Covid cash subsidy has two left feet
Hong Kong is probably the only place in the world to pay people directly for testing positive to the coronavirus. And the cash prize of HK$5,000 is truly generous. Britain mulled a similar idea but did not proceed with it. Perhaps it was because the government had in place a furlough scheme...
Monday, November 23, 2020
Hong Kong is probably the only place in the world to pay people directly for testing positive to the coronavirus.
And the cash prize of HK$5,000 is truly generous.
Britain mulled a similar idea but did not proceed with it.
Perhaps it was because the government had in place a furlough scheme subsidizing 80 percent of the wages of employees forced to stay at home without work during lockdowns.
The scheme, which should have ended by now, was recently renewed until early next year.
Hong Kong's Health Secretary Sophia Chan Siu-chee said the HK$5,000 subsidy was meant to ease people's fears of losing income should they test positive for Covid-19.
But the idea is riddled with moral hazards.
The most urgent issue now facing Chan's colleagues at the Centre for Health Protection must be the so-called dancing cluster which, after other clusters in previous waves, is responsible for many of the cases in the latest Covid surge.
If Labour and Welfare Secretary Law Chi-kwong acts quickly to thrash out details of the incentive, those from the dancing cluster who test positive will get the HK$5,000 - even if they have no symptoms.
I'm sure many people will think this sounds like a lucky cash prize.
The moral hazard is not that people will deliberately pull down their masks or do other stupid things to expose themselves to the virus in the hope of contracting it to get HK$5,000.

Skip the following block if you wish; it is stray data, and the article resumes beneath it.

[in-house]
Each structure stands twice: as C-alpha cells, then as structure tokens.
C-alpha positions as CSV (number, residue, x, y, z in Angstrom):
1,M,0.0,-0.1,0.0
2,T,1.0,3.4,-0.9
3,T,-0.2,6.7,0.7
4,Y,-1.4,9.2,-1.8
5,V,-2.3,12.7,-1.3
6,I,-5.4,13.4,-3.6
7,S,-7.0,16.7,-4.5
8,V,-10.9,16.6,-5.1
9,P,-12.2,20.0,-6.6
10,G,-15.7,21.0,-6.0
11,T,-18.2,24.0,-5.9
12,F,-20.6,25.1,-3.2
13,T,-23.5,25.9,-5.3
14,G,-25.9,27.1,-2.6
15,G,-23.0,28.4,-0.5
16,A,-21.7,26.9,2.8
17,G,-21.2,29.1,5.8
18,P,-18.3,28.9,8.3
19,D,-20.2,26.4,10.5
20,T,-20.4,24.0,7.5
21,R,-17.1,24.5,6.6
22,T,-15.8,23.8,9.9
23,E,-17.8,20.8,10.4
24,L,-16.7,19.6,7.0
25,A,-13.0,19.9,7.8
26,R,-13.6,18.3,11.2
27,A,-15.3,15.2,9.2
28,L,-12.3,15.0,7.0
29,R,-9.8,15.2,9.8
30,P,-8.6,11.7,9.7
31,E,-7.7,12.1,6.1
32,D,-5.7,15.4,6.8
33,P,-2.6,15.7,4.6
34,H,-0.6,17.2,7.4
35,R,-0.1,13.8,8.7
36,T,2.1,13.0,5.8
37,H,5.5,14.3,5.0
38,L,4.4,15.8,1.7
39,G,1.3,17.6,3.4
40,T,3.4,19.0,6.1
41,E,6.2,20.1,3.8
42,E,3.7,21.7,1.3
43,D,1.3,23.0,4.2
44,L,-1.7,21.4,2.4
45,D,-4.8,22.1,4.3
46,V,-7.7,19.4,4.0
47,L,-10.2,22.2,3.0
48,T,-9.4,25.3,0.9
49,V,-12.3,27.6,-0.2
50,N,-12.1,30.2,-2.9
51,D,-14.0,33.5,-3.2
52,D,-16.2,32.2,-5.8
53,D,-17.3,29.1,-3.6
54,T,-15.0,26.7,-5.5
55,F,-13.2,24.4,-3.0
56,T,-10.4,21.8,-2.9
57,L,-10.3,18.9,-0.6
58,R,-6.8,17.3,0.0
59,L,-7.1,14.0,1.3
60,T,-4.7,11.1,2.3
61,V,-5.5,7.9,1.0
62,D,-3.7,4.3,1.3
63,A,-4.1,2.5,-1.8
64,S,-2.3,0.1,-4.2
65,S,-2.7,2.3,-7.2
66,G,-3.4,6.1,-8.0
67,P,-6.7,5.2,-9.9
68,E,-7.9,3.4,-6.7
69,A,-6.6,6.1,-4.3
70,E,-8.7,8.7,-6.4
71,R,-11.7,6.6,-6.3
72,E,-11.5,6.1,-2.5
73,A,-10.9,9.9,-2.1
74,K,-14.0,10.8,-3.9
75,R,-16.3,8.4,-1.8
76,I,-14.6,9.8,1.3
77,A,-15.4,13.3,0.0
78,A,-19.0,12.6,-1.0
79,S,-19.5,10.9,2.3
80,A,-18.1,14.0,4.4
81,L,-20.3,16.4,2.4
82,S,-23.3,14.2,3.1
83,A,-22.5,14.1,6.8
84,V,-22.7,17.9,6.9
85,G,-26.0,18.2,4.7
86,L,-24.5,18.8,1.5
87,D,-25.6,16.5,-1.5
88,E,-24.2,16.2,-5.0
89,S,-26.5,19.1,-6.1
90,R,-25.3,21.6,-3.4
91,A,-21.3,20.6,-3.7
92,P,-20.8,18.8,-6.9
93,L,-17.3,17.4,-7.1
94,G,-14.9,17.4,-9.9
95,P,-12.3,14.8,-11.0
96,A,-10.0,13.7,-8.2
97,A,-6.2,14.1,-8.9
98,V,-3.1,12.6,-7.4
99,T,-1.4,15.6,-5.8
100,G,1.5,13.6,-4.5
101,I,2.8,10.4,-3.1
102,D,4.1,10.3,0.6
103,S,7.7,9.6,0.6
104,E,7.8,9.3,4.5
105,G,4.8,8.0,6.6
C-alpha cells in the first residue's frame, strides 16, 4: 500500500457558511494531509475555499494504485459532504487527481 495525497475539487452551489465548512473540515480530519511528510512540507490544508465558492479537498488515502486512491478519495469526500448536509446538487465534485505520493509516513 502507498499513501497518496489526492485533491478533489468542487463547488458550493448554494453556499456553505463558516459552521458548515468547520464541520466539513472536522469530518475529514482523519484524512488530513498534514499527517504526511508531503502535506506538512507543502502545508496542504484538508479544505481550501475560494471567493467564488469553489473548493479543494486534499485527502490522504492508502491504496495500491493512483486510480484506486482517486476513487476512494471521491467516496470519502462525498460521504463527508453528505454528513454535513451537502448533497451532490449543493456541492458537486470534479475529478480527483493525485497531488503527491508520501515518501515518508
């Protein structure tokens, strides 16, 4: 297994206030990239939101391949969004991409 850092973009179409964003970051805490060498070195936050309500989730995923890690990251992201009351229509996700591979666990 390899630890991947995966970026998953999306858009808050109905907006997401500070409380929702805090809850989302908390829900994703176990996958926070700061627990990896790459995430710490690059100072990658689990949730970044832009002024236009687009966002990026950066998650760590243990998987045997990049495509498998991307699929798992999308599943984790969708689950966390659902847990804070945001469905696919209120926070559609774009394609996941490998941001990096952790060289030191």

It is that, while the majority of the population has been exercising great caution to avoid contacts, others like the dancers stand to be rewarded for carrying on dancing and prancing between partners to spread the virus.
The irony is that, while the honest guys suffer, the bad guys are rewarded.
The fact that Chan announced the cash scheme despite this irony reveals a lack of government confidence that her mandatory orders will ever force to the surface everyone in the dancing cluster or other groups yet to be designated.
It is meant to be a carrot-and-stick approach. Without the carrot, the stick alone - including fines on the first instance and probable imprisonment subsequently - may not only be resisted but could even invite a degree of backlash from society.
With the offer of a cash payout - which is half the amount of Financial Secretary Paul Chan Mo-po's HK$10,000 cash budget handout for every adult citizen - officials are hoping that people will be more willing to come out of hiding to take the test. If they fail to do so, they will face fines and jail.
Will the strategy succeed?
We won't know if the bait will be effective, but we do know that we have reached an embarrassing point.
While it is known that various vaccines are in the pipeline, they may not be available soon enough to preempt the resurgence of the virus this winter.
The health secretary should have at least indicated to us when Hong Kong will get delivery of its first batch of vaccines.
Meanwhile, let us all adhere to social distancing for the time being.